It is quite unbiblical to hold the first proposition without the second, We think we understand when we hear that obedience is possible only where there is faith. Does not obedience follow faith as good fruit grows on a good tree? First, faith, then obedience. If by that we mean that it is faith which justifies, and not the act of obedience, all well and good, for that is the essential and unexceptionable presupposition of all that follows. If however we make a chronological distinction between faith and obedience, and make obedience subsequent to faith, we are divorcing the one from the other -- and then we get the practical question, when must obedience begin? Obedience remains separated from faith. From the view of justification it is necessary thus to separate them, but we must never lose sight of their essential unity. For faith is only real when there is obedience, never without it, and faith only becomes faith in the act of obedience.
Since, then, we cannot adequately speak of obedience as the consequence of faith, and since we must never forget the indissoluble unity of the two, we must place the one proposition that only he who believes is obedient alongside the other, that only he who is obedient believes. In the one case faith is the condition of obedience, and in the other obedience the condition of faith. In exactly the same way in which obedience is called the consequence of faith, it must also be called the presupposition of faith.
Only the obedient believe. If we are to believe, we must obey a concrete command. Without this preliminary step of obedience, out faith will only be pious humbug, and lead us to the grace which is not costly. Everything depends on the first step. It has a unique quality of its own. The first step of obedience makes Peter leave his nets, and later get out of the ship; it calls upon the young man to leave his riches. Only this new existence, created through obedience, can make faith possible.
The above quotation introduces the second major problem of intellectual theoretical religious studies today. This is the problem of transfer of school learning to life outside the classroom. Here too the revelation-response model holds promise for improvement. The traditional view assumed that theoretical reflection, contemplation, and systematizing was the best or only way to arrive at truth, including Biblical truth. As an integral part of this view was the assumption that any abstract doctrinal system which had once been mastered would be valid and be applied in every time, place, and circumstance. This assumption of transfer of training was based on a rationalistic definition of man and truth which held that theoretical systems were the only way to arrive at timeless truth. Such truth would automatically apply everywhere and always because it had been distilled and purified from among the flux and ambiguity of the decision making and concrete actions of human experience. Thus the traditional intellectual-theoretical approach assumed universal transfer of school learning to life, often through a generalized notion of mental discipline, and could not take seriously the increasingly impressive experiments on transfer of learning. The experiments on transfer of learning from the classroom to life outside the classroom (initiated between 1900 and 19 10 and done with increasing regularity up to the present) increasingly showed that the application of verbal concepts learned in the school situation did not normally transfer very well to life outside of the classroom. Improvement of such transfer became a reality only when the learning of those verbal concepts was accompanied by frequent guided practice in the application of these concepts to life situations in the classroom itself.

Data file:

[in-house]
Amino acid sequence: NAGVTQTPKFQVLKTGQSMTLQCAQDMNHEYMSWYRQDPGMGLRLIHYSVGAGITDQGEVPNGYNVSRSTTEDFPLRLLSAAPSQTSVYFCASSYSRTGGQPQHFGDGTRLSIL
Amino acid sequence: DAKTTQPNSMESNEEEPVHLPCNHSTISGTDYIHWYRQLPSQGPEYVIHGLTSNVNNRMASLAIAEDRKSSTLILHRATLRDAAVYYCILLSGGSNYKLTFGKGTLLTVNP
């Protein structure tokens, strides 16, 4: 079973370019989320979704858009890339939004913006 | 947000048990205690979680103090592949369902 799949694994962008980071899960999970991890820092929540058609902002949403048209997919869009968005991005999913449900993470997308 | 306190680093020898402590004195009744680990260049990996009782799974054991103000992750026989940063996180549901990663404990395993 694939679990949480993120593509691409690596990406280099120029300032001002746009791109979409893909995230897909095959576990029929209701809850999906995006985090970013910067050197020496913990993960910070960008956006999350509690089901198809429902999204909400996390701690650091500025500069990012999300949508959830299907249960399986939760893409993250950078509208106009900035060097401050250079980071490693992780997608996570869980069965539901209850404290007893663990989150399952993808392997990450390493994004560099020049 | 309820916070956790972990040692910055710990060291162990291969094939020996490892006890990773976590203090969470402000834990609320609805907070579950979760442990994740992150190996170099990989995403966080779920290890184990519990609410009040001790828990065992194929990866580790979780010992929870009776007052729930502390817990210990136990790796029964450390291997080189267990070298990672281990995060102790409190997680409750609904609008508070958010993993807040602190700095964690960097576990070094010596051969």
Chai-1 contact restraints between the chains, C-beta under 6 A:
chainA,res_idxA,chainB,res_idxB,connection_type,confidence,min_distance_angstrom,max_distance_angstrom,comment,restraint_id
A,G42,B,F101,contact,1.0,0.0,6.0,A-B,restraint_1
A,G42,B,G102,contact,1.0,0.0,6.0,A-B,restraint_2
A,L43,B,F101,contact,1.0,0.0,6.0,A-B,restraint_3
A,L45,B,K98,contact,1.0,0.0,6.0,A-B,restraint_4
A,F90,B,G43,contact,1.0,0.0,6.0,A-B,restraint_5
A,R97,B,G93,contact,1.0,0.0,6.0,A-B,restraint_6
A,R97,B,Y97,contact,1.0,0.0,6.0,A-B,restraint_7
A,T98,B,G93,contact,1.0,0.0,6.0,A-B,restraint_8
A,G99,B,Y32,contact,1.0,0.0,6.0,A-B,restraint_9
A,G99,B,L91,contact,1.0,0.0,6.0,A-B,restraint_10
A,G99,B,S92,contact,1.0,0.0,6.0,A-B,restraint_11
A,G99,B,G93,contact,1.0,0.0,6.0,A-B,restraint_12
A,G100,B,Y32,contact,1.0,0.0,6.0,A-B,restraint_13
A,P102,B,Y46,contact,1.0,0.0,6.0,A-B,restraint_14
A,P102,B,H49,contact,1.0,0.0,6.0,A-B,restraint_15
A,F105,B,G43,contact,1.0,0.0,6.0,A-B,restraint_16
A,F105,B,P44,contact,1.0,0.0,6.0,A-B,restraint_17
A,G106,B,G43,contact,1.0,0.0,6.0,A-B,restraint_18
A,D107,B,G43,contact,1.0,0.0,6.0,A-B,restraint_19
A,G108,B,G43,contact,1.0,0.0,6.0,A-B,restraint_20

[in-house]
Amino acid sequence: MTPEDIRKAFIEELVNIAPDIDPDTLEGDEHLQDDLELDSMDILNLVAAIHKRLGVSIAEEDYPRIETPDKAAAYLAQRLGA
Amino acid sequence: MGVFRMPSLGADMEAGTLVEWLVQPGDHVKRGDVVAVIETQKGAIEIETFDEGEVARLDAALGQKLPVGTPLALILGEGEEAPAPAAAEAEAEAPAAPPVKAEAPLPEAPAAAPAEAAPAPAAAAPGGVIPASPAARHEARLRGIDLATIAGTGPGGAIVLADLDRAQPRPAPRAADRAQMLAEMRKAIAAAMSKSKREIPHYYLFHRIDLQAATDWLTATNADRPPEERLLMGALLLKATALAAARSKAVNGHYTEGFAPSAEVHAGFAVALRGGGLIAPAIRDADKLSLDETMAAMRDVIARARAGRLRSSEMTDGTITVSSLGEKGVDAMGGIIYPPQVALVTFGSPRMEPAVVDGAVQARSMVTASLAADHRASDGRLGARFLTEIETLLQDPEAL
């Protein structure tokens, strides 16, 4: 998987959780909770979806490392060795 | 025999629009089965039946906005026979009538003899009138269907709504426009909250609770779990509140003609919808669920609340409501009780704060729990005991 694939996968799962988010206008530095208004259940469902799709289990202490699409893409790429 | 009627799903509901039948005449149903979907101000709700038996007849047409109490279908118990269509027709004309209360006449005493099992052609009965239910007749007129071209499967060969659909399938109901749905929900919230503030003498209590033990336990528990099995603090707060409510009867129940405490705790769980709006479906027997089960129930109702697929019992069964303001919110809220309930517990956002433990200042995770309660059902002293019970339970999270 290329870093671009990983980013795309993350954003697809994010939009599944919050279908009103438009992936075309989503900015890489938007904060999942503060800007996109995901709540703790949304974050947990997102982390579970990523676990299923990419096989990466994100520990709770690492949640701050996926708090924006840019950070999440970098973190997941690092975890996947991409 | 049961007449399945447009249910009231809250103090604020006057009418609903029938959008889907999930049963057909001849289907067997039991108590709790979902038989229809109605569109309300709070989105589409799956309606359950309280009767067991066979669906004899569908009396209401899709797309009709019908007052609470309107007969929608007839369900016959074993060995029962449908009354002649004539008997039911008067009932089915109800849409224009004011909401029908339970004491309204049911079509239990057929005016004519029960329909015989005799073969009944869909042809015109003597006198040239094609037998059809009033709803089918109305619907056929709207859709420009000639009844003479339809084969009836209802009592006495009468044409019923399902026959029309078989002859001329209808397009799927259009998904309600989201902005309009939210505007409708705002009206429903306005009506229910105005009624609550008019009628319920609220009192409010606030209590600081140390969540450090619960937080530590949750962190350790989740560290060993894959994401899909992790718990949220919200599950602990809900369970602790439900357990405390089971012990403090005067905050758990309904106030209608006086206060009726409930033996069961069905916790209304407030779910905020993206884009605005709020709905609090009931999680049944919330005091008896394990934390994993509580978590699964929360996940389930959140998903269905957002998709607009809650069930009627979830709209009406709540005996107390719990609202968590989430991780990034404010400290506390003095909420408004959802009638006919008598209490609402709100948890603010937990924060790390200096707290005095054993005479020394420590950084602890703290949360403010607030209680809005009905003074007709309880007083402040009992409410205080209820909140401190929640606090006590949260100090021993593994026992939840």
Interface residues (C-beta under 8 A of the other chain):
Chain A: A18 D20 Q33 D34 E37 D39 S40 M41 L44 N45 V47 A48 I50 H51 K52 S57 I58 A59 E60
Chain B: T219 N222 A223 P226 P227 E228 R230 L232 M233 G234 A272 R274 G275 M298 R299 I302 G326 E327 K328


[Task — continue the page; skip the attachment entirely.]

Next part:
In contrast to the more traditional position outlined in Part 1, the revelation-response approach to religious studies stresses the Biblical motif of "doing the truth." Thus in this approach it should not be too difficult to avoid many aspects of the two problem areas of traditional intellectualistic education described above. For the major educational goal in religious studies in this revised position would stress the learning of discipleship as the children and young people prepare to live their lives in this world. Sensitivity to hearing God's revelation to men everywhere and always, emphasis on decision making in terms of realities of one's own personal social and moral life in his own time and place, and living out these decisions in concrete action in everyday life would be stressed rather than theoretical analysis, system building, and mastery of logically organized systems of truth. Careful, detailed, scholarly study of the Bible itself, of Biblical history, and of human society and culture of the past will be stressed. There also will be a place for carefully built generalizations based on the many cases of interaction between God and man which are recorded in the divinely inspired Scriptures. But the same detailed attention will be given to our times and our society and our lives today as these generalizations are then brought to bear on our lives today in the process of listening for God's address to us in our times and in our circumstances. But such theoretical analysis and general principles should always in this perspective be subservient to the major goal of Christian education. And this single primary goal is the learning of Christian discipleship in the present world, both within the school and within the society in which the student now lives and will be living as an adult.